refcodes-logger: Fancy runtime-logs and highly scalable cloud logging

refcodes-logger: Fancy runtime-logs and highly scalable cloud logging

README

The REFCODES.ORG codes represent a group of artifacts consolidating parts of my work in the past years. Several topics are covered which I consider useful for you, programmers, developers and software engineers.

What is this repository for?

… An introduction to the refcodes-logger framework; let’s start with giving your logs some color and tidy them up! Then let’s take over spring-boot’s log output …” [Logging like the nerds log, 04/04/2015]

The refcodes-logger artifact provides the refcodes-logging framework for flexible logging of any data to any data sink (including files, databases or the console provided as alternate implementations).

The refcodes-logger artifact supports straight forward, composite (clustering) or partitioning functionality as implementations of the Logger type. The REFCODES.ORG runtime logger RuntimeLogger integrates with SLF4J seamlessly and also acts as an alternative to to SLF4J.

The RuntimeLogger implementations are being configured with a Logger implementation. In your code, you use the RuntimeLogger type which, depending on you configuring it, logs to a SimpleDB cluster, the console (with ANSI escape sequence support) or any I/O device as well as to an SLF4J logger.

Being an alternative to SLF4J, the RuntimeLogger’s architecture settles upon the much more generic Logger; which actually can be used to log high volume logs of any data type and not being restricted to runtime logs. The RuntimeLogger implementations add functionality not found in other logging frameworks (logging out the class- and method-names of the logging methods without any configuration or additional lines of code)

How do I get set up?

To get up and running, include the following dependency (without the three dots “…”) in your pom.xml:

1 <dependencies>
2   ...
3   <dependency>
4     <artifactId>refcodes-logger</artifactId>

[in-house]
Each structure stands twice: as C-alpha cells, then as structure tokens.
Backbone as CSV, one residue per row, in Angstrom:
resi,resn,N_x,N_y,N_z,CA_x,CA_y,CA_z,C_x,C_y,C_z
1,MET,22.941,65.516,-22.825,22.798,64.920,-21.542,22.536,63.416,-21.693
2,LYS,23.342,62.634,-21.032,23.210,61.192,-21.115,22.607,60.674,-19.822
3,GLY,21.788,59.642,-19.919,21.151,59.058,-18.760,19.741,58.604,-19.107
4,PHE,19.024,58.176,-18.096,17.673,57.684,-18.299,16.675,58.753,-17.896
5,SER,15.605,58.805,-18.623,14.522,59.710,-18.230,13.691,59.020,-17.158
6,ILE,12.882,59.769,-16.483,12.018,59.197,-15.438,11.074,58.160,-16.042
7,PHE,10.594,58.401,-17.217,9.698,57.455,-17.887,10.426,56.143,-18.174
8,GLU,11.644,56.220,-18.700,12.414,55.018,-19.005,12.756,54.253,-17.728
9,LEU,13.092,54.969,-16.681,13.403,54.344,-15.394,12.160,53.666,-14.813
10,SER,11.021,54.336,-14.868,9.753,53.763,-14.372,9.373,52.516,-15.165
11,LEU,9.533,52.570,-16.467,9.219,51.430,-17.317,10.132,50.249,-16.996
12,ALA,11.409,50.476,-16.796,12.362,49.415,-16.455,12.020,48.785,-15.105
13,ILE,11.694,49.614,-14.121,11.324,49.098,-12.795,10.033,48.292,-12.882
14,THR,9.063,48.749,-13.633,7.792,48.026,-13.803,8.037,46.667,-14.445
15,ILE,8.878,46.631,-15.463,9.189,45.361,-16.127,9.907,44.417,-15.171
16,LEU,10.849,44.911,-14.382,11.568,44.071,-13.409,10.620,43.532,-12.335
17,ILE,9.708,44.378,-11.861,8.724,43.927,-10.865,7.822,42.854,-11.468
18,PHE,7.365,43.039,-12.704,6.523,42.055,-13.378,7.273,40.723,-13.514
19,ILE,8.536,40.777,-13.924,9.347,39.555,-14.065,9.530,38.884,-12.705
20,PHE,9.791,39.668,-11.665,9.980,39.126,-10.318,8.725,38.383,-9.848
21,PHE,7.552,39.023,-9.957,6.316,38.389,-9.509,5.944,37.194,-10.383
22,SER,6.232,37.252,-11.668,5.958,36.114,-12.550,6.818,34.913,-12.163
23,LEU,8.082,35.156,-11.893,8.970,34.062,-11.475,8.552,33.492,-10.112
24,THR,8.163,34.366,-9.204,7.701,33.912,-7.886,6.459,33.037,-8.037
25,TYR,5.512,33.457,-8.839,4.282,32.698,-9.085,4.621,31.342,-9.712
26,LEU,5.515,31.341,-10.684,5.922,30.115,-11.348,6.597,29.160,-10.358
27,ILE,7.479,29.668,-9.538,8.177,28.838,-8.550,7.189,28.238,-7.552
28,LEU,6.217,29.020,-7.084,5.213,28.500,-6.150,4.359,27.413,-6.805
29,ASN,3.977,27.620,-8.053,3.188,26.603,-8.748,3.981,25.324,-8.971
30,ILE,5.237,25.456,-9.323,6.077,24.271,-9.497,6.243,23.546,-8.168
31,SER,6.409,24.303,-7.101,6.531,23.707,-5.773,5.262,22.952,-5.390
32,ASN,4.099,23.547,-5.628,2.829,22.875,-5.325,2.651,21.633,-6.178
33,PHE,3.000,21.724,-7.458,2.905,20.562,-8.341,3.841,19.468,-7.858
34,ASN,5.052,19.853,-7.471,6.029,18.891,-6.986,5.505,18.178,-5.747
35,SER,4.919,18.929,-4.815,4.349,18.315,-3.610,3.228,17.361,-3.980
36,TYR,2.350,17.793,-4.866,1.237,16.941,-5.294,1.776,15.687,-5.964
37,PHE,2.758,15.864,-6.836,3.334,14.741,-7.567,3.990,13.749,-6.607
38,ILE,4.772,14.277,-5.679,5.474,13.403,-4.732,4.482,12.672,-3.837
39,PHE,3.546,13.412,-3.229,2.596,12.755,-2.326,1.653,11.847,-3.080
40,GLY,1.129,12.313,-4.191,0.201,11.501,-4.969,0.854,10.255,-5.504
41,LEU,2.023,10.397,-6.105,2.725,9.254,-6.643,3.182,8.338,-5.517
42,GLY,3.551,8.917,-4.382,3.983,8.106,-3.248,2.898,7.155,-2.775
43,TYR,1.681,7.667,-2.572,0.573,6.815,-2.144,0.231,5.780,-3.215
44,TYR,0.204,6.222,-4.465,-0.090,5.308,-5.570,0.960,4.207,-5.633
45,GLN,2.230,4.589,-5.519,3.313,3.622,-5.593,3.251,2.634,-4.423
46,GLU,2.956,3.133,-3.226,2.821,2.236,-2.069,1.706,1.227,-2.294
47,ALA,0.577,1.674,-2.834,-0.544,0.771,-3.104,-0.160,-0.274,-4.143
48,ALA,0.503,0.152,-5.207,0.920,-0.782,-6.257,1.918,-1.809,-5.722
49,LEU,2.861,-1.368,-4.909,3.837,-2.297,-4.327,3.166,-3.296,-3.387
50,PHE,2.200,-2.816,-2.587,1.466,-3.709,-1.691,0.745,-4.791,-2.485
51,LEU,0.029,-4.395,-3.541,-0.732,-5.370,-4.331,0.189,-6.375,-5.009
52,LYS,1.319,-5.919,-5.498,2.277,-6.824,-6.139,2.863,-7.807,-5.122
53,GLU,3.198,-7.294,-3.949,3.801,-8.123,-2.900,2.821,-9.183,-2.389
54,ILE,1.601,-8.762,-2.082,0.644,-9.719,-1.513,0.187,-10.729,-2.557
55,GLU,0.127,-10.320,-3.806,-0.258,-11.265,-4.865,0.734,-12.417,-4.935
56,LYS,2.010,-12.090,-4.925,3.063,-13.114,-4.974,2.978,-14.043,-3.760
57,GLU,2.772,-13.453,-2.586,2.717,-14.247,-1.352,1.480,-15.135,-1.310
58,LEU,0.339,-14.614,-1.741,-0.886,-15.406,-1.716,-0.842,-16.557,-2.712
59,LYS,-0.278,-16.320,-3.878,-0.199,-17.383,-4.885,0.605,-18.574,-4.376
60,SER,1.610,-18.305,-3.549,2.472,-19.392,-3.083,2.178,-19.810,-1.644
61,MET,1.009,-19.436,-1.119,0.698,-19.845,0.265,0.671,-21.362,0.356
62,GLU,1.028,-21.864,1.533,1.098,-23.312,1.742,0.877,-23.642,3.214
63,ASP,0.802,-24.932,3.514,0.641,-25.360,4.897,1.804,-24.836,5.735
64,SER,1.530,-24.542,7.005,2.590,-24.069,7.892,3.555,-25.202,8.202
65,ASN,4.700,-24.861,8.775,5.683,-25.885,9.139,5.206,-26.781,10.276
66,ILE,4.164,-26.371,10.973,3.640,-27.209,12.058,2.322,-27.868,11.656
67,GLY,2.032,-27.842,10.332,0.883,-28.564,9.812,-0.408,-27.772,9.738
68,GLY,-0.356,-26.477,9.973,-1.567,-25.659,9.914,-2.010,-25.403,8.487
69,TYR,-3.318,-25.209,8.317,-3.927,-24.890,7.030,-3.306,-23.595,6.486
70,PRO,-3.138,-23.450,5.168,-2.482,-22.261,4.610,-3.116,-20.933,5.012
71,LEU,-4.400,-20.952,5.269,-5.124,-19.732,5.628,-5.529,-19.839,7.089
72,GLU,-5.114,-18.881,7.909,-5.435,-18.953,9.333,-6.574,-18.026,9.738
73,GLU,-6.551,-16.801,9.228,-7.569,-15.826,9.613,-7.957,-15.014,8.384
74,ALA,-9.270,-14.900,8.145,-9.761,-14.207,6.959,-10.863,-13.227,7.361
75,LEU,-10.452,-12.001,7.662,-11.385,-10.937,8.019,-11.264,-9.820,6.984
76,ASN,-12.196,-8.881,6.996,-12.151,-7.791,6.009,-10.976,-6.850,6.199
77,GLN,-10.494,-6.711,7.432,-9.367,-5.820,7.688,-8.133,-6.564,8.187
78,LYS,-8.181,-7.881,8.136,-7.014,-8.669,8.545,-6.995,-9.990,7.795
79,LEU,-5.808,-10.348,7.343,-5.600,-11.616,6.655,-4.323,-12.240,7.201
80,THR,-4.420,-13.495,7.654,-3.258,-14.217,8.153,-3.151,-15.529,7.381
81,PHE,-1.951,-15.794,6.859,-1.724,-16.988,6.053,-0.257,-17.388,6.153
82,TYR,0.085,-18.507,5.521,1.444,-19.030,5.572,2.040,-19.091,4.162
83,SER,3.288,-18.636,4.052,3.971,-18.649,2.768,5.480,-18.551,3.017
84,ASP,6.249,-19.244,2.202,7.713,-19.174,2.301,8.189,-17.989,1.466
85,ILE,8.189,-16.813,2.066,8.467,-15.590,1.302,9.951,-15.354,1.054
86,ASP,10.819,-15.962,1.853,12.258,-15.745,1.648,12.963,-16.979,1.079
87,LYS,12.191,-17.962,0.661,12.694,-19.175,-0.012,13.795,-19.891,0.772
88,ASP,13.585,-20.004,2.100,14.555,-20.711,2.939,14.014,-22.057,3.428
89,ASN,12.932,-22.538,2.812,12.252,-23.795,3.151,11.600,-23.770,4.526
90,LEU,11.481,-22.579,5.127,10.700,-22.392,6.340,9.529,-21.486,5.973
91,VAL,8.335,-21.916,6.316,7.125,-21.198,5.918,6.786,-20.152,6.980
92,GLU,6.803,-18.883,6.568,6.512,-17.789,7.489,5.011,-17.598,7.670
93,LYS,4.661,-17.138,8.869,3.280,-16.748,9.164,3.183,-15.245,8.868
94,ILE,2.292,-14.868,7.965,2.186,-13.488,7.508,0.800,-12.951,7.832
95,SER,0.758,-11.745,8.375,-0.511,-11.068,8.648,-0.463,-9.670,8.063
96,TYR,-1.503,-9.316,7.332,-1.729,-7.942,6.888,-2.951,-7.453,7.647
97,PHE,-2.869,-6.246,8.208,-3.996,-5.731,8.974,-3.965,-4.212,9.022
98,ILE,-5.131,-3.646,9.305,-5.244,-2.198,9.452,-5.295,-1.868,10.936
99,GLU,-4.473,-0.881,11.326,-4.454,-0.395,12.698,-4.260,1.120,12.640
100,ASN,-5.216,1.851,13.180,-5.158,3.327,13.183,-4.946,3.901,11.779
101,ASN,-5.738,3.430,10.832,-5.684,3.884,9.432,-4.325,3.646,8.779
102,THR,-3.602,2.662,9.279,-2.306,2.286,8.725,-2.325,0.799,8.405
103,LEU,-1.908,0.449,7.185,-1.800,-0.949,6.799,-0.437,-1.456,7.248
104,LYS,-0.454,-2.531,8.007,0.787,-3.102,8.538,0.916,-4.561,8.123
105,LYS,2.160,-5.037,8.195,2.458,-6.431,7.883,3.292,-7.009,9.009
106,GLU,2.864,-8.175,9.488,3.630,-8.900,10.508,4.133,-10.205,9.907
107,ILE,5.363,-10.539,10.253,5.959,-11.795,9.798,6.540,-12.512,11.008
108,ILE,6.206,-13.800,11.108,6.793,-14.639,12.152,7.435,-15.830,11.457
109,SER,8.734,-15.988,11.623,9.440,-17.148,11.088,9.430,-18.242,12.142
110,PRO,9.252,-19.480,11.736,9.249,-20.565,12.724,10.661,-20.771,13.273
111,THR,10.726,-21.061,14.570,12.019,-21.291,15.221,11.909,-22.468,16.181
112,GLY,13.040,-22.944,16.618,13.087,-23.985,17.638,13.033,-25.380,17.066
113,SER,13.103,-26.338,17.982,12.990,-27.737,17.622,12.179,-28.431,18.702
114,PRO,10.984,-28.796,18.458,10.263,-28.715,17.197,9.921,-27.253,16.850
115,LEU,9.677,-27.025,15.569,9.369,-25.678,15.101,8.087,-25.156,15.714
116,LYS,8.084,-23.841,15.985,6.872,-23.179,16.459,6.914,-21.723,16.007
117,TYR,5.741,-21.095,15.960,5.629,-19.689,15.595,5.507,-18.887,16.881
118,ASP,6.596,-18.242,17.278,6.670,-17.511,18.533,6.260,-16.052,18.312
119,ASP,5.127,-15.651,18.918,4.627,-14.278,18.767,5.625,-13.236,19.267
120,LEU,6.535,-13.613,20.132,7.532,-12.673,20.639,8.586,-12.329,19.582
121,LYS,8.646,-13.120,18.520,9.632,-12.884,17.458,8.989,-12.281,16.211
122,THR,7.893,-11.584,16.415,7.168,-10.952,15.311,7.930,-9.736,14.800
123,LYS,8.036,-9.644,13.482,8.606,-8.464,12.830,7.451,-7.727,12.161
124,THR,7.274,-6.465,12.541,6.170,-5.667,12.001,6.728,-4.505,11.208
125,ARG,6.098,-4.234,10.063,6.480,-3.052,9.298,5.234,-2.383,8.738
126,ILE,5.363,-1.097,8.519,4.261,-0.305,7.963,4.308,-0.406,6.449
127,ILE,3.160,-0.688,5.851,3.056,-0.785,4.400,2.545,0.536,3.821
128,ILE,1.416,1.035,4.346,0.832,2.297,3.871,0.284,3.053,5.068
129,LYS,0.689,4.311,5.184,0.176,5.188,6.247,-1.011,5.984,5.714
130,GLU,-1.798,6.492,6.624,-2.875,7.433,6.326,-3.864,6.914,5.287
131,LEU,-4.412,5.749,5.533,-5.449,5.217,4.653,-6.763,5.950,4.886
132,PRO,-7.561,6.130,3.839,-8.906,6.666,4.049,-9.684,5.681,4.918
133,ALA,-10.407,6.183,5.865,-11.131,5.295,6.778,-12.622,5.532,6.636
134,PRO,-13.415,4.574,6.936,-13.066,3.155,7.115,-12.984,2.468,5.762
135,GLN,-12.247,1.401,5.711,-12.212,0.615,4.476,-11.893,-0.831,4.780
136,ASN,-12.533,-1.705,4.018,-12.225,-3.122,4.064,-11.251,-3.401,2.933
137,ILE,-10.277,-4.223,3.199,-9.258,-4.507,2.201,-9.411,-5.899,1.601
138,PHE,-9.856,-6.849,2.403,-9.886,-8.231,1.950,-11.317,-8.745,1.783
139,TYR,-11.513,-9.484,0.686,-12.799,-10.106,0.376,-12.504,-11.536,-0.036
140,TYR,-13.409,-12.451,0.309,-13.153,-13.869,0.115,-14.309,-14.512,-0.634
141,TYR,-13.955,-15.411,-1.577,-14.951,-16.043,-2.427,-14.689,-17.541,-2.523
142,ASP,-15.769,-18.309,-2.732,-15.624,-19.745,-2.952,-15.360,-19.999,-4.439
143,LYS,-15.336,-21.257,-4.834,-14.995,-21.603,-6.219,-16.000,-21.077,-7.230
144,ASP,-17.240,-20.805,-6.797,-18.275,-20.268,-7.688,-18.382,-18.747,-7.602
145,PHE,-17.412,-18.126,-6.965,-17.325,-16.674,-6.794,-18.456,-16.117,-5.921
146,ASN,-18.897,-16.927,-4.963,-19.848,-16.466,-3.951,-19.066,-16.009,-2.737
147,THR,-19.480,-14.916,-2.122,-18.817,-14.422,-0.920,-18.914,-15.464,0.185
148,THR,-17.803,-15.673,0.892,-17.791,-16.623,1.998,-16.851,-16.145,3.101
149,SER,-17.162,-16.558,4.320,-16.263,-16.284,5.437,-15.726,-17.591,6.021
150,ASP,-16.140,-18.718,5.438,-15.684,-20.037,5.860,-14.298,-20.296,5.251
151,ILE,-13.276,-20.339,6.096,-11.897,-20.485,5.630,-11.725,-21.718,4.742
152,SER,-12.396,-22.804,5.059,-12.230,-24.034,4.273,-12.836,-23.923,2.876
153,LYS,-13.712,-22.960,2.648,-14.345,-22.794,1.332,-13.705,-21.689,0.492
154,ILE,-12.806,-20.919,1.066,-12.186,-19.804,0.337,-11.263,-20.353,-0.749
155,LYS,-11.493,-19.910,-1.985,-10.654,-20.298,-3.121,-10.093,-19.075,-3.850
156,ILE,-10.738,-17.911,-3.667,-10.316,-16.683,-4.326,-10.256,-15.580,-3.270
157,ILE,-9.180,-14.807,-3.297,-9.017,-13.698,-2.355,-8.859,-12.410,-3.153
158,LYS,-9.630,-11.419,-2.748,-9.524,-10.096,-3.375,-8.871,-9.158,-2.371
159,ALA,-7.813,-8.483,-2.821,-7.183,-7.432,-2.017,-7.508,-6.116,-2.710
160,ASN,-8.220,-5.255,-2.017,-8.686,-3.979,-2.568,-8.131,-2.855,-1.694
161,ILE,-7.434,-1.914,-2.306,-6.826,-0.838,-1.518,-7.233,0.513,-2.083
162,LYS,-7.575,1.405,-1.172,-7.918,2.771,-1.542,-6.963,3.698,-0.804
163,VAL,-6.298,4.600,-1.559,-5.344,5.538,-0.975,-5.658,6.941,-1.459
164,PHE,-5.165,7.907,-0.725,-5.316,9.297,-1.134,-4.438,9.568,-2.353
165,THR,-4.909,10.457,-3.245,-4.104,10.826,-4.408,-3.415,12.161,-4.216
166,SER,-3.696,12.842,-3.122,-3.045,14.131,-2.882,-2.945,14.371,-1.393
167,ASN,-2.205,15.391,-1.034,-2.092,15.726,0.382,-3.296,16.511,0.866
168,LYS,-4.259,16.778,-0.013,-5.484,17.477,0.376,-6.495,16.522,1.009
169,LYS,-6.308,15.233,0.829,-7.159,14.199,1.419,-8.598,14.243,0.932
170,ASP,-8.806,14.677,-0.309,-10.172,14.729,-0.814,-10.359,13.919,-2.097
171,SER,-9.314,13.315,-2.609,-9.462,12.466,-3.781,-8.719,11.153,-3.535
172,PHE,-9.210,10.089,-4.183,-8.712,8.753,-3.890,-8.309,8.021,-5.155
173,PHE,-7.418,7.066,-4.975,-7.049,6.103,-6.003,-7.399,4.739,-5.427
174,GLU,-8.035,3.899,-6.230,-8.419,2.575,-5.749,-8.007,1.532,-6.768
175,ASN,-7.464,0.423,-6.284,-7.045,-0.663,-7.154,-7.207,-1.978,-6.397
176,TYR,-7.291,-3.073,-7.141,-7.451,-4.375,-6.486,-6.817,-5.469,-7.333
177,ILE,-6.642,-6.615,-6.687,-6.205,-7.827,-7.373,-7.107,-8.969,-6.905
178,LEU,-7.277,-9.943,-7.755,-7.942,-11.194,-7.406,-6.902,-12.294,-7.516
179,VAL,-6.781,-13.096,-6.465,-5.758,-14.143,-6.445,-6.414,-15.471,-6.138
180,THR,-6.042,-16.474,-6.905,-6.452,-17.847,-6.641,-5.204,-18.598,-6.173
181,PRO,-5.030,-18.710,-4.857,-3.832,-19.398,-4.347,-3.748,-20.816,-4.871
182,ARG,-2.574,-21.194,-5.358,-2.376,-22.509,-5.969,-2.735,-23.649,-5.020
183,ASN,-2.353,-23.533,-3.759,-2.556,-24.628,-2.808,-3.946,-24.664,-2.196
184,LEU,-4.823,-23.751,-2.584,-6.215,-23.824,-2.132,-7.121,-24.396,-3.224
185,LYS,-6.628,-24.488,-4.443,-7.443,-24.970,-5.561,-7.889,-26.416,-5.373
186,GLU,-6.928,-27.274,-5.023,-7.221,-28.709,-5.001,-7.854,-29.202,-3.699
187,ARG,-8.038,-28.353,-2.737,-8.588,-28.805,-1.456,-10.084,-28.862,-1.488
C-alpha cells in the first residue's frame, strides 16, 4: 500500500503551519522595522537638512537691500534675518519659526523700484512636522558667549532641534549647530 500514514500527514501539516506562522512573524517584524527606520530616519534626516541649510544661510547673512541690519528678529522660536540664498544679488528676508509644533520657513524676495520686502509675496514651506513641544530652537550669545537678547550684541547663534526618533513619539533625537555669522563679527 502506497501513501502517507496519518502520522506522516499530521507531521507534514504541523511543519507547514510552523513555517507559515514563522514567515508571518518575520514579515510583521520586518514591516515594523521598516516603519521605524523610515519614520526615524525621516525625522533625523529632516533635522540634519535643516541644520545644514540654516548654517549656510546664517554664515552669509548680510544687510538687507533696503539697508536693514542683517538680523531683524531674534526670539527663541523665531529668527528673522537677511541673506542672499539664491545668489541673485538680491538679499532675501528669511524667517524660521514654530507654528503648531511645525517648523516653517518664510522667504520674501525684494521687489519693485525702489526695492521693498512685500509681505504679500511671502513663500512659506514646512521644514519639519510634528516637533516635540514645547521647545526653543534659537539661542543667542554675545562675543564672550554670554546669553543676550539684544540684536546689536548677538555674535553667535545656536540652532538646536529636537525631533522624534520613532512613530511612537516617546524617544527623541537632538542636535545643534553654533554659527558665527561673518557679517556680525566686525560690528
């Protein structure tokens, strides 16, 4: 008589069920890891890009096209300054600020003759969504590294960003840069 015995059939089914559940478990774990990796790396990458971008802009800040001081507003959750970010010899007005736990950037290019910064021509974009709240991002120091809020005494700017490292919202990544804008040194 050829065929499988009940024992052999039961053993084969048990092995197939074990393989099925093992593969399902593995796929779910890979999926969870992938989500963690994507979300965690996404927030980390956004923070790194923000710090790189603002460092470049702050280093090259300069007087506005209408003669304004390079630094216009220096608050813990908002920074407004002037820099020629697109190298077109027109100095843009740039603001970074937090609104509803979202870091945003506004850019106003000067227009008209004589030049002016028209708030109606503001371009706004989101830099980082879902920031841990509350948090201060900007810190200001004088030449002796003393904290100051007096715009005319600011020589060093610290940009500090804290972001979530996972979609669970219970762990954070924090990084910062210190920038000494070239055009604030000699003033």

5     <groupId>org.refcodes</groupId>
6     <version>1.1.7</version>
7   </dependency>
8   ...
9 </dependencies>

The artifact is hosted directly at Maven Central. Jump straight to the source codes at Bitbucket. Read the artifact’s javadoc at javadoc.io.

How do I get started?

You configure your RuntimeLoggerFactoryImpl (and the RuntimeLoggerFactorySingleton sub-class) by providing a runtimelogger-config.xml file in one of those locations relative to your main class’s location:

  • .
  • ./config
  • ./etc
  • ./settings
  • ./.config
  • ./.settings
  • ../config
  • ../etc
  • ../settings
  • ../.config
  • ../.settings

Given your main class’s JAR file resides in the folder /opt/app/lib, then the valid locations for the runtimelogger-config.xml file are:

  • /opt/app/lib
  • /opt/app/lib/config
  • /opt/app/lib/etc
  • /opt/app/lib/settings
  • /opt/app/lib/.config
  • /opt/app/lib/.settings
  • /opt/app/config
  • /opt/app/etc
  • /opt/app/settings
  • /opt/app/.config
  • /opt/app/.settings

(see RuntimeUtility.toAppConfigDirs())

In case you pass a JVM argument via -Dconfig.dir=path_to_your_config_dir (where path_to_your_config_dir stands for the path to the directory where you placed configuration files such as the runtimelogger-config.xml file), then your path_to_your_config_dir is placed first in the list of configuration directories to look at (in case the directory exists). See RuntimeConsts.SYS_PROP_CONFIG_DIR and RuntimeUtility.toAppConfigDirs().

Use the JVM argument -Dconfig.dir=path_to_your_config_dir for your custom runtimelogger-config.xml configuration folder.

The runtimelogger-config.xml configuration is deadly simple:

 1 <?xml version="1.0" encoding="ISO-8859-1" ?>
 2 <config>
 3   <root config-class="org.refcodes.logger.impls.RuntimeLoggerImpl" logPriorityName="INFO" name="*">
 4     <logger config-class="org.refcodes.logger.impls.SystemLoggerImpl" />
 5   </root>
 6   <com>
 7     <acme config-class="org.refcodes.logger.impls.RuntimeLoggerImpl" logPriorityName="INFO" name="AcmeLogger">
 8       <logger config-class="org.refcodes.logger.impls.SystemLoggerImpl" />
 9     </acme>
10   </com>
11 </config>

The XML element nesting represents the Java package for which the therein configured RuntimeLogger is responsible; e.g. a log issued from inside a class located in the package com.acme (or in one of its sub-packages) will be handled by the AcmeLogger. In case no logger is found for a given package, then the root logger found in the <root> ... </root> element is used. Useful to know that a logger for a package namespace is only created once.

If you like logs colored nicely with ANSI escape codes, then you will love the ConsoleLoggerSingleton:

1 <?xml version="1.0" encoding="ISO-8859-1" ?>
2 <config>
3   <root config-class="org.refcodes.logger.impls.RuntimeLoggerImpl" logPriorityName="INFO" name="*">
4     <logger config-class="org.refcodes.logger.alt.console.impls.ConsoleLoggerSingleton" />
5   </root>
6 </config>

Make sure to include the refcodces-logger-alt-console dependency in your build setup to include the ConsoleLoggerSingleton logger.